“There’s still a lot of work to be done,” Anton says. “We need to know more about the mechanism of action of all the drugs out there. More efforts have to be made in understanding and managing all the additional unstructured data that may have an influence. But I really believe we are at a tipping point where rapid acceleration is just around the corner. Look at Every Cure.”

Chasing 9,000 cures

The Professional Services team is particularly excited about their work with nonprofit Every Cure(opens in new tab/window). “They have a very broad focus: finding a cure for as many rare diseases as possible,” Frederik says. 

Every Cure certainly comes with a compelling back story. Co-founder Dr David Fajgenbaum(opens in new tab/window) would most likely be dead from Castleman disease if he didn’t track down a generic drug that put him in remission — for 10 years and counting. Now with Every Cure, he’s out to find cures for the remaining 9,000-plus incurable rare diseases by linking them with existing off-the-shelf drugs. 

While Elsevier is donating both data and algorithms, the project is financially supported by high-profile partners such as the Clinton Foundation(opens in new tab/window) and the Chan Zuckerberg Initiative(opens in new tab/window). “And here’s a fun fact,” says Anton: “Elsevier's algorithm found the same drug that the founder found more ‘manually.’”

Every Cure founder David Fajgenbaum, MD, is Associate Professor of Medicine at the UPenn School of Medicine.

Every Cure founder David Fajgenbaum, MD, is Associate Professor of Medicine at the UPenn School of Medicine.

The project has once again allowed the team to work their magic across several Elsevier products. “We’re working to change this, but our data is now largely in silos,” Anton says. “For instance, Biology Knowledge Graph is extracted from the biomedical literature. It contains all kinds of relationships between all kinds of biological entities, such as between diseases and proteins, drugs and diseases, drugs and proteins. Meanwhile, information about drug-target affinity and drug biological effects is in Reaxys and PharmaPendium. Therefore, we’re automating the workflow so we can borrow data from these knowledge sources as well.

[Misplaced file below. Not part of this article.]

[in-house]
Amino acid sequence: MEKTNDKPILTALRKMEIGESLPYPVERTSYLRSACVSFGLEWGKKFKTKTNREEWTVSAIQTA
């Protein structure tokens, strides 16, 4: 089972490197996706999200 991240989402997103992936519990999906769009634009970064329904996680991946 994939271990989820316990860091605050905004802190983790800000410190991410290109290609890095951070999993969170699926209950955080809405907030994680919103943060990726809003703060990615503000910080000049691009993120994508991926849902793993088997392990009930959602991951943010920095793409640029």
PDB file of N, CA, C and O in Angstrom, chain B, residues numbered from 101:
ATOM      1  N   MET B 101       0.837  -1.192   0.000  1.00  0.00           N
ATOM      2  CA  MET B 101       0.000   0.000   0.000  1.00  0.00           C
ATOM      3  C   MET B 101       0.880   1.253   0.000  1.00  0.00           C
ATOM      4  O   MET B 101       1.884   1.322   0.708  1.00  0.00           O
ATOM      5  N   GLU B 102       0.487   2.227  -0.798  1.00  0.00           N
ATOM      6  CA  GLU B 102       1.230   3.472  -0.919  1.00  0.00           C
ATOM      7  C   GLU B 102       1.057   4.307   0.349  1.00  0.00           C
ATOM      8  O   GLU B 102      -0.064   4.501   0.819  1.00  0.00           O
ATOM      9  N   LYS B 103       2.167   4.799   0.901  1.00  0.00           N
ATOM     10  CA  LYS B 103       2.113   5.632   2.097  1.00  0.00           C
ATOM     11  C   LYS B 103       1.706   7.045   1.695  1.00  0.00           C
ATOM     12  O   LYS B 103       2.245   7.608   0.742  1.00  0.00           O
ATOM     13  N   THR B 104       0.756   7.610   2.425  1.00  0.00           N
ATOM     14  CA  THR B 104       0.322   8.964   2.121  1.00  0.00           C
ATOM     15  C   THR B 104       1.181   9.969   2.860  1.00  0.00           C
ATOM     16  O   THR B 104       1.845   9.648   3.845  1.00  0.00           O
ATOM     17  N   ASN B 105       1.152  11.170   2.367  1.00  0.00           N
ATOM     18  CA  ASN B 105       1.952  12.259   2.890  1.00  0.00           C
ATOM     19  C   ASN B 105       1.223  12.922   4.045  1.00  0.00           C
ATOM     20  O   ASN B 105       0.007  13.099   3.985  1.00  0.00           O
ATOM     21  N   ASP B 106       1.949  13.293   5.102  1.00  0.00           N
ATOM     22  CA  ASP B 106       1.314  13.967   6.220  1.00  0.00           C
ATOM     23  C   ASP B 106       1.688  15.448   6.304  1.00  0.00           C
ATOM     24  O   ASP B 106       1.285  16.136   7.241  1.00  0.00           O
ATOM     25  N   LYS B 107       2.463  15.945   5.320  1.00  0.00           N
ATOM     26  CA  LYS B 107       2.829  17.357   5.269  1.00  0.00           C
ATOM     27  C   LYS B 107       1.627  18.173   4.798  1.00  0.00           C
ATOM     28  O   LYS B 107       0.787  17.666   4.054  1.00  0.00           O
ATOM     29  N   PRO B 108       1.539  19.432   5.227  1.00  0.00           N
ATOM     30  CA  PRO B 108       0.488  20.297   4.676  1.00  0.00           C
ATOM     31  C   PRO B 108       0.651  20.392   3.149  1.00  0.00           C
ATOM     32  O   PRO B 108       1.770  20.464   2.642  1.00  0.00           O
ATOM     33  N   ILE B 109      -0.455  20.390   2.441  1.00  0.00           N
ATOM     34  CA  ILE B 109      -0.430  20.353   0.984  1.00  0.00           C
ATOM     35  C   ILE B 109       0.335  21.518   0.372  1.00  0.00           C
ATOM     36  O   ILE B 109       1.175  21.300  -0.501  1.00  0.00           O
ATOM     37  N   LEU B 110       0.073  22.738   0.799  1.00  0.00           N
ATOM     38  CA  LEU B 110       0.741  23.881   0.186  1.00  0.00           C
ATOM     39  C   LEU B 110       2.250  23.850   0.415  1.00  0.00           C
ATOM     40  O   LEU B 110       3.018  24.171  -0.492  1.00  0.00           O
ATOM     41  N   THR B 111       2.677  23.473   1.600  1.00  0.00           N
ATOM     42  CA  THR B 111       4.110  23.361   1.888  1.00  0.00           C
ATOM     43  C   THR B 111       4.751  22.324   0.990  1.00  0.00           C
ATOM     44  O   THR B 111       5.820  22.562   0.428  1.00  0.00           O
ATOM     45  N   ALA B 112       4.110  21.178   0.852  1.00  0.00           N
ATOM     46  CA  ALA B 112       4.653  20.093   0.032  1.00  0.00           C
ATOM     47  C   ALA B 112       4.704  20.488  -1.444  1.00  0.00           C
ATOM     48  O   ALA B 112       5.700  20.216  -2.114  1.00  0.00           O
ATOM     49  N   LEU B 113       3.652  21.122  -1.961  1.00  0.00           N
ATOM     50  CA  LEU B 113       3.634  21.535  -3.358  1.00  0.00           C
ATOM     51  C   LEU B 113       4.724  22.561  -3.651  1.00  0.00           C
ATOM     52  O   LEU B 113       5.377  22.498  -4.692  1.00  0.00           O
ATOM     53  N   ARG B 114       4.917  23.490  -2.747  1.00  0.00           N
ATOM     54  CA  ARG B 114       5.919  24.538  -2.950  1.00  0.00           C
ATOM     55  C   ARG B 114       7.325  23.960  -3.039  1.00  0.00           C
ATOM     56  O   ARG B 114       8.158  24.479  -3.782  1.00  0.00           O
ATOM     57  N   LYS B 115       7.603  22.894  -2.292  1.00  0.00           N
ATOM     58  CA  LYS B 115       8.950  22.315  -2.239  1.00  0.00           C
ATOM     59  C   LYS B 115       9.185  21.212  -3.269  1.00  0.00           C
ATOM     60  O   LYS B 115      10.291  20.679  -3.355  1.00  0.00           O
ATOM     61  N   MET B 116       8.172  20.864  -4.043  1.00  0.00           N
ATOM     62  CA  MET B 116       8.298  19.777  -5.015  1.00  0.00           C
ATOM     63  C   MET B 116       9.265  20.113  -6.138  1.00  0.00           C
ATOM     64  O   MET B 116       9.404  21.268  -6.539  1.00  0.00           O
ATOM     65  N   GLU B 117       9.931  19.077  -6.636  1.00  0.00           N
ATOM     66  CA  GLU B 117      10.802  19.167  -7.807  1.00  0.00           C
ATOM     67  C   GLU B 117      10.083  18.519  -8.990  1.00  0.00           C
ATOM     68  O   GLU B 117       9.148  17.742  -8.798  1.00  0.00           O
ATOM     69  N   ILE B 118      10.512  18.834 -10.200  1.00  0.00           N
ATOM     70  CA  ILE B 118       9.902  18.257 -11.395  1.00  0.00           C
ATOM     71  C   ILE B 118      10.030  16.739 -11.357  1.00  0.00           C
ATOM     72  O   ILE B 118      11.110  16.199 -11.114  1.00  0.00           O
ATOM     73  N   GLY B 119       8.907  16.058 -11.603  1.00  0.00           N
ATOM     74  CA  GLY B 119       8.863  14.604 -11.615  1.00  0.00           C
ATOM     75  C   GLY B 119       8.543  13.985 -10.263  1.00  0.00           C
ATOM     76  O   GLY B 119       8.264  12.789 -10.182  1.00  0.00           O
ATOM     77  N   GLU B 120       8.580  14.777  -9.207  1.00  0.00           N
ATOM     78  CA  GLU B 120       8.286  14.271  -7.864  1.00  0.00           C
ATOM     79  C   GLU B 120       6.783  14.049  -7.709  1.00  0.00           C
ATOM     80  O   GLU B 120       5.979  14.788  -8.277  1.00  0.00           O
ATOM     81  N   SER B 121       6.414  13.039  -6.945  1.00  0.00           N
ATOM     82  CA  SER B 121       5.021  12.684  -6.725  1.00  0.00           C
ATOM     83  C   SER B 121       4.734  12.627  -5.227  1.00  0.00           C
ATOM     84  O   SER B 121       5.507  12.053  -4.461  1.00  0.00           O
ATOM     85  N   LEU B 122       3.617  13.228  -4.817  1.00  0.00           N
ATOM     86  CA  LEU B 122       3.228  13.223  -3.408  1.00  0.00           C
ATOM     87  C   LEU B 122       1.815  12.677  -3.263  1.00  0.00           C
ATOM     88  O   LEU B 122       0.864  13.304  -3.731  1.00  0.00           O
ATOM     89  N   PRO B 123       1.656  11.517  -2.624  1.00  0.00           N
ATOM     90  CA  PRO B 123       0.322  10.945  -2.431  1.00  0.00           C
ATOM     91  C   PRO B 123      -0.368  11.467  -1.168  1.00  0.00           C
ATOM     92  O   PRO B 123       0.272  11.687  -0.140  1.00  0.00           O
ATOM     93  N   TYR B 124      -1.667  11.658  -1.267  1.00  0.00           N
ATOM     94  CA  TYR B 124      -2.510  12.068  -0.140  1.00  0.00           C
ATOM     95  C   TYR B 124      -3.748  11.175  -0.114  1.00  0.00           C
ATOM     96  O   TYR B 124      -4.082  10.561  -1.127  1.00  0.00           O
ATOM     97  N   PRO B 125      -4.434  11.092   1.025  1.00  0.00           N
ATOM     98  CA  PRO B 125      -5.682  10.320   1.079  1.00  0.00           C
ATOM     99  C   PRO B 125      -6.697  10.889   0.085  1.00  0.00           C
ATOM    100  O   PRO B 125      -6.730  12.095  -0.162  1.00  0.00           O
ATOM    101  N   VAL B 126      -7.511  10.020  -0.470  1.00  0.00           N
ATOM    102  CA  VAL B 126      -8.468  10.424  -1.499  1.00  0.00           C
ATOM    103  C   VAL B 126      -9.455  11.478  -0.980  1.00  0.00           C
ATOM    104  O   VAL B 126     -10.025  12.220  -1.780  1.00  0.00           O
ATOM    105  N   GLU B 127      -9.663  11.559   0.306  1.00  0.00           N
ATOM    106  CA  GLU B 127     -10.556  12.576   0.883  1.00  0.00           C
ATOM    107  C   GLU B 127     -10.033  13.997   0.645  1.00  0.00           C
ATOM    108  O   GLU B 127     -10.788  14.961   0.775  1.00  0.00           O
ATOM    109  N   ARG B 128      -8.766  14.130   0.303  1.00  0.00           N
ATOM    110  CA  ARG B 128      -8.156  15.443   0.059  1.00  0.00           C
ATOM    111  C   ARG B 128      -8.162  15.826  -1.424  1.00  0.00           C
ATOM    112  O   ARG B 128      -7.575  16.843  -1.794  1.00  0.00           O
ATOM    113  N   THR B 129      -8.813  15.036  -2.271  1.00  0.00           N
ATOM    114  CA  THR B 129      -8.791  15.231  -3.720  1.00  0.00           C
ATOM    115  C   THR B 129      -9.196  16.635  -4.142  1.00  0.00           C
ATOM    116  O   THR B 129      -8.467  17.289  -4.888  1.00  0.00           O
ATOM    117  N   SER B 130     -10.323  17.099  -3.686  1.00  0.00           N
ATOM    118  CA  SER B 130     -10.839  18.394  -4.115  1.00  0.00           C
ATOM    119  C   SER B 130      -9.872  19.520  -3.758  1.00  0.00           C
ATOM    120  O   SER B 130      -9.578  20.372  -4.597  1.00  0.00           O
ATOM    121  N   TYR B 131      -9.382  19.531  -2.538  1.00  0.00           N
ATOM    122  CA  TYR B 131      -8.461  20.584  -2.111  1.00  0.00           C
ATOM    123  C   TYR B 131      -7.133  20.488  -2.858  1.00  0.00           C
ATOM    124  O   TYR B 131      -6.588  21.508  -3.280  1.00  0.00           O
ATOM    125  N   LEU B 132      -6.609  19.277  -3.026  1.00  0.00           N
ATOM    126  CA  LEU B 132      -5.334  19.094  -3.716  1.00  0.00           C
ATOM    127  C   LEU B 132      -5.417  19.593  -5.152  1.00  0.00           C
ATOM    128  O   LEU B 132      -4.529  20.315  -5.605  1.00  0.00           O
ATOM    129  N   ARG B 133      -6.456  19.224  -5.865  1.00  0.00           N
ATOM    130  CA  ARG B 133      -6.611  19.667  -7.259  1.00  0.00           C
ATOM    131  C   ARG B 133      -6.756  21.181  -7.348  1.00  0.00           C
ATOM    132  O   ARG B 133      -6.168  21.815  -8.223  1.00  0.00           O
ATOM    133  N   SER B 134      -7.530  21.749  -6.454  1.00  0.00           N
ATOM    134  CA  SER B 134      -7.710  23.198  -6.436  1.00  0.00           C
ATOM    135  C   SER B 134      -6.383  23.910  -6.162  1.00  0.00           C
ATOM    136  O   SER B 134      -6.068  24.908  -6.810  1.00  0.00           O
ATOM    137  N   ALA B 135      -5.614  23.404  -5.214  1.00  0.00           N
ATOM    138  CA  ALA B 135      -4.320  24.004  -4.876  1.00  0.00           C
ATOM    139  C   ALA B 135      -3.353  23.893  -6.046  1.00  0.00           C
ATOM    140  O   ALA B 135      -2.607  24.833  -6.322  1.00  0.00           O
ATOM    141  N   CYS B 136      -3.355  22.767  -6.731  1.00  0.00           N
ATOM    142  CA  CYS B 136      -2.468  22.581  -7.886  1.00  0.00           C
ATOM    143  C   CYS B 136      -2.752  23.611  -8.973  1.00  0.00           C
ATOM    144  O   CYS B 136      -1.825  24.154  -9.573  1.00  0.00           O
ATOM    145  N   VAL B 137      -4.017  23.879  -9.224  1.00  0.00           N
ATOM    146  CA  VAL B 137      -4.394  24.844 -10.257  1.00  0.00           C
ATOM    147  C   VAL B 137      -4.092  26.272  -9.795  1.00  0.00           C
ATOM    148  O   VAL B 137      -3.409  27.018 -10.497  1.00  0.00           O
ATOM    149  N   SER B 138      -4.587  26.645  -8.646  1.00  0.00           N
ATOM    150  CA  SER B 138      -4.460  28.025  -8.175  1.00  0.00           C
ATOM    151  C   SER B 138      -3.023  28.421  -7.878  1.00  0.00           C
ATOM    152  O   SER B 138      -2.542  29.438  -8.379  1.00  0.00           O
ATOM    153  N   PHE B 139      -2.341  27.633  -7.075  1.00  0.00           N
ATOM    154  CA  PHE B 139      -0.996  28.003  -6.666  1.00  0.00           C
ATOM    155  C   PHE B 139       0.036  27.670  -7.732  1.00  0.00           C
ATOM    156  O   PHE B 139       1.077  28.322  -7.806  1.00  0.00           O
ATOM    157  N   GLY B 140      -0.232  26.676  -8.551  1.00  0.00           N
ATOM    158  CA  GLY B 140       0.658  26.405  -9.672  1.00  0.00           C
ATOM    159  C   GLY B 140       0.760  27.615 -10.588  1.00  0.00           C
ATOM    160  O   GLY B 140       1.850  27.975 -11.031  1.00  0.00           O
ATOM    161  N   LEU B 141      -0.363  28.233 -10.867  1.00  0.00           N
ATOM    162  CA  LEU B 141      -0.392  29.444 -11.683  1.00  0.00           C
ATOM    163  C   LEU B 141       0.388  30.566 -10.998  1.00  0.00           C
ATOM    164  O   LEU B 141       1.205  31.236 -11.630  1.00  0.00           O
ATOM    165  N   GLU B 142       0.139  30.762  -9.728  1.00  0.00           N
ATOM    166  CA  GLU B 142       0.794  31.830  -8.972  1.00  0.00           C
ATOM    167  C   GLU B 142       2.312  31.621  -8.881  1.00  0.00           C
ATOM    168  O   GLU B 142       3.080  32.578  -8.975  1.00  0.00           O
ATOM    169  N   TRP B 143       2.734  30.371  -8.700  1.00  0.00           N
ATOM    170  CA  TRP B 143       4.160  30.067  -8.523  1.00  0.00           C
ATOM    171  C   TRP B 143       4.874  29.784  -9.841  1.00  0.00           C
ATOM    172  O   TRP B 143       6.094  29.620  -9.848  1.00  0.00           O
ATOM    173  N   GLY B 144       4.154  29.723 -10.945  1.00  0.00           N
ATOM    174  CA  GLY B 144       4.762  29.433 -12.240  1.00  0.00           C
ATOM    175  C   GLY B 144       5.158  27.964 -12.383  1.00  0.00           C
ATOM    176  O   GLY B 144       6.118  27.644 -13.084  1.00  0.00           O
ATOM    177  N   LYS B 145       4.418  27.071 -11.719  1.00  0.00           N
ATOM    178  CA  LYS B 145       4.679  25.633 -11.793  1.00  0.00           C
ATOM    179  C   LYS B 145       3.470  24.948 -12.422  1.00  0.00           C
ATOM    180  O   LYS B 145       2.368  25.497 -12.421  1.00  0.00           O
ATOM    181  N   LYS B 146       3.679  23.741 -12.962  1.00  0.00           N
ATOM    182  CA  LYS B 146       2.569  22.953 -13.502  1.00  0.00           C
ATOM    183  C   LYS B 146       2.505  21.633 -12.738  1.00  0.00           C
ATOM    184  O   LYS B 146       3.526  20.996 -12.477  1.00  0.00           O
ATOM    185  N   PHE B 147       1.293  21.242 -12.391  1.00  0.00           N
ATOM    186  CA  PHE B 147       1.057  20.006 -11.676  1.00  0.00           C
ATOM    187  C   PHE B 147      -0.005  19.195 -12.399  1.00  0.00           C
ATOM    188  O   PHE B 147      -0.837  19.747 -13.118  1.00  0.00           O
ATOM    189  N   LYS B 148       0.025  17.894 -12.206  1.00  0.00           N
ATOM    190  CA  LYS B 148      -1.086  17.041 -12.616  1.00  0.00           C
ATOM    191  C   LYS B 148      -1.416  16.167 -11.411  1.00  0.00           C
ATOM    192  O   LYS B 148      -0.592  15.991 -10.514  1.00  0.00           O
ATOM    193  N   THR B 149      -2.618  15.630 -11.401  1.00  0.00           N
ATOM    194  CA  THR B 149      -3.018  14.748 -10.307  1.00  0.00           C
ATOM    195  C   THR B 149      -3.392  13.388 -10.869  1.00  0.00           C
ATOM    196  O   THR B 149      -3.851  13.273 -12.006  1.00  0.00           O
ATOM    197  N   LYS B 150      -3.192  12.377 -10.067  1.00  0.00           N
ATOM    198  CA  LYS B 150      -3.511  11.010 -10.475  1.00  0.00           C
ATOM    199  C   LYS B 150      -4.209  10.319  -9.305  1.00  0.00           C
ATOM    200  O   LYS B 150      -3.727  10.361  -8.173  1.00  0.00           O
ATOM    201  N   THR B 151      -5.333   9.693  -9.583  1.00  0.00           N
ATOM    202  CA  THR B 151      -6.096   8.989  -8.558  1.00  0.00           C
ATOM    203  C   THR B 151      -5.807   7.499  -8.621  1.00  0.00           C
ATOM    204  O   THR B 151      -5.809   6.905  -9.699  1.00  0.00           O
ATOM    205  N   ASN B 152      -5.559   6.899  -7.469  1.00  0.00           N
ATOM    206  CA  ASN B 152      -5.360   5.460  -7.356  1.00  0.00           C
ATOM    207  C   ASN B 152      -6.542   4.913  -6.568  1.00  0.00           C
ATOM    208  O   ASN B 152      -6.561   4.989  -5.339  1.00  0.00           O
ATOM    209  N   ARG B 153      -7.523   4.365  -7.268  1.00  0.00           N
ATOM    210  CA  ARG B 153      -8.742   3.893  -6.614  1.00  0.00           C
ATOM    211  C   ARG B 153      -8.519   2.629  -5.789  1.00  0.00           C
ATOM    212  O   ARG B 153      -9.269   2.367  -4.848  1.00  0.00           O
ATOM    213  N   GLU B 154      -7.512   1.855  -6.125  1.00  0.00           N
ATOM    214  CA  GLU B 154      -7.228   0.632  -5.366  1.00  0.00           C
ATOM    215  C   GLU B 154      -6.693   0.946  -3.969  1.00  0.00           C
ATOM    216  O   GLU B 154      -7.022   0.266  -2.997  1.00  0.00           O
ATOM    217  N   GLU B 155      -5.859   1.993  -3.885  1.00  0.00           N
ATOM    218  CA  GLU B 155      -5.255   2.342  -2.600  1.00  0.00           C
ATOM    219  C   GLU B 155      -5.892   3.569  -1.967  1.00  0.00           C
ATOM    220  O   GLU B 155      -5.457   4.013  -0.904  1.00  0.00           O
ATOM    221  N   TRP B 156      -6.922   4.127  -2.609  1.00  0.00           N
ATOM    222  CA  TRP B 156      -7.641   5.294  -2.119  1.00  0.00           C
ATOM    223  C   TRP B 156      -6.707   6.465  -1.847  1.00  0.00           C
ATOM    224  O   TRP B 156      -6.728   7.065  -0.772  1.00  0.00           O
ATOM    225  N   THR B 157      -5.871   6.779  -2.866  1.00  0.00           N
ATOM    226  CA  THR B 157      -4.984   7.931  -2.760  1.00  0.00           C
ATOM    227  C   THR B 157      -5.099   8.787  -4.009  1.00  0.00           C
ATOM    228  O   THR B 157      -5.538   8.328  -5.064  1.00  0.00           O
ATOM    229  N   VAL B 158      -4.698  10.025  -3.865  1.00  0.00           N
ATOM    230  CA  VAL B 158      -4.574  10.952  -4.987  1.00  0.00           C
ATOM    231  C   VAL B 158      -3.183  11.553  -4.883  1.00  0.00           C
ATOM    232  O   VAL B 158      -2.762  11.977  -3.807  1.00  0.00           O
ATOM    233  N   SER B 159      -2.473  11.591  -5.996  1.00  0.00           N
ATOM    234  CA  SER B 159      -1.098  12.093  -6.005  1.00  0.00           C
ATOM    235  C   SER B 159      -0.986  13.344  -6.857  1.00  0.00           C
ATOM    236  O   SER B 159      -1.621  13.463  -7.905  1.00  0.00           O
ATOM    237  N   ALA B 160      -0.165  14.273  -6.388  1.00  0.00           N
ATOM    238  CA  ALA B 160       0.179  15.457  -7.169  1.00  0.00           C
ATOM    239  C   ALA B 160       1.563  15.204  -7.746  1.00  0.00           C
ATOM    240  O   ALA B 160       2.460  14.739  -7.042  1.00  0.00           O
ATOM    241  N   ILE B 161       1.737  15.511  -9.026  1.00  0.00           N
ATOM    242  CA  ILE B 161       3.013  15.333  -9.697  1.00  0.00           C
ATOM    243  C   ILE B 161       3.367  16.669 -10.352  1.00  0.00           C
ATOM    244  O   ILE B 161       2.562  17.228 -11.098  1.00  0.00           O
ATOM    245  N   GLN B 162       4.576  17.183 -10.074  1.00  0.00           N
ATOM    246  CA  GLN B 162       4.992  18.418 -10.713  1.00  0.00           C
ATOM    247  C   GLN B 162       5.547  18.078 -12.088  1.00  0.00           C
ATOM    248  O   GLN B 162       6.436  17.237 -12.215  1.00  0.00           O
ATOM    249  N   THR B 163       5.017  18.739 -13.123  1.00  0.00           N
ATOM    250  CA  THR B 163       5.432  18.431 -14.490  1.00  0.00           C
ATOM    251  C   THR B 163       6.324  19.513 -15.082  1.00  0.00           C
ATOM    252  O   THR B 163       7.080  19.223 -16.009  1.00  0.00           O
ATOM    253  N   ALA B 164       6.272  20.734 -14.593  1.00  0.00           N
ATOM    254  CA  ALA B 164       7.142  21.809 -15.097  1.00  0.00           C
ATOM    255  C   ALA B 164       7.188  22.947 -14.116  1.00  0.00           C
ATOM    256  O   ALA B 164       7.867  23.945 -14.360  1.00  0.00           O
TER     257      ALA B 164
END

“In the end, we are able to produce a list of drug candidates along with links to the supporting research. More importantly, we are able to score them from the most hopeful to the least to help Every Cure to prioritize their work.”

An essential part of the process remains applying domain knowledge to evaluate if a potential target-drug can potentially work — and looping these observations back into the algorithm to make it stronger. “Take a compound like curcumin: This is the active compound in the Indian spice turmeric, and it gets the best score for essentially every disease,” Anton explains. “And yes, it’s a remarkably promiscuous compound: it bonds with at least 50 different proteins — and a lot of these are related to inflammation, which is involved in about half of all diseases. But it’s just not bioavailable enough: you would maybe need to intake a kilogram orally to have an effect.” 

Going to the next level

Meanwhile, the idea of repurposing is going very much beyond healthcare. For example, his team collaborated with a company that’s working to genetically modify bacteria to capture carbon before it enters the atmosphere at steel plants. “We gathered all the information around a particular bacterium and made the company a custom knowledge graph linking all the known information,” Anton says. “While we can only hope we are setting them on the right track, they still do come across as happy customers.”

Based on a proof-of-concept project for a large agrochemical firm, the team was able to publish the paper: Finding novel lead compounds in pesticide discovery inspired by pharmaceutical research(opens in new tab/window). “Let’s say you are out to target a specific fungal pest. In a way you are trying to induce an adverse drug event,” Frederik explains. “So this is very much precision medicine — but then as a poison. You are still trying to understand what a certain molecule does once inside the cell of an organism. And here we chose drugs that also work against the malaria parasite to see if they affected a particular fungal pest. When Maria presented our results, one of the company’s scientists showed a lot of interest — but we don’t know if it ended up as a new pesticide treatment. “But the approach makes sense: Why take the broad-spectrum glyphosate approach when you can go precision?”

Upward and onward!

The team believes their projects will only become more diverse as awareness continues to spread about Elsevier’s singular offering. “We’re doing more than just journals and books,” says Frederik. “We have the technology to turn this knowledge into actionable insights.”

Maria says: “We have this ideal combination of accessible content, along with the chemistry and biology subject knowledge — and the data expertise to know what’s possible.”

“And these abilities fit into our larger mission,” Anton adds. “It’s not just helping pharma with their R&D and getting their drugs to market quicker. Our most important mission is for society in general: helping patients improve their lives and longevity. Everything we do, we do for people.”


Ann-Marie Roche


Ann-Marie Roche

Senior Director of Customer Engagement Marketing


Read more about Ann-Marie Roche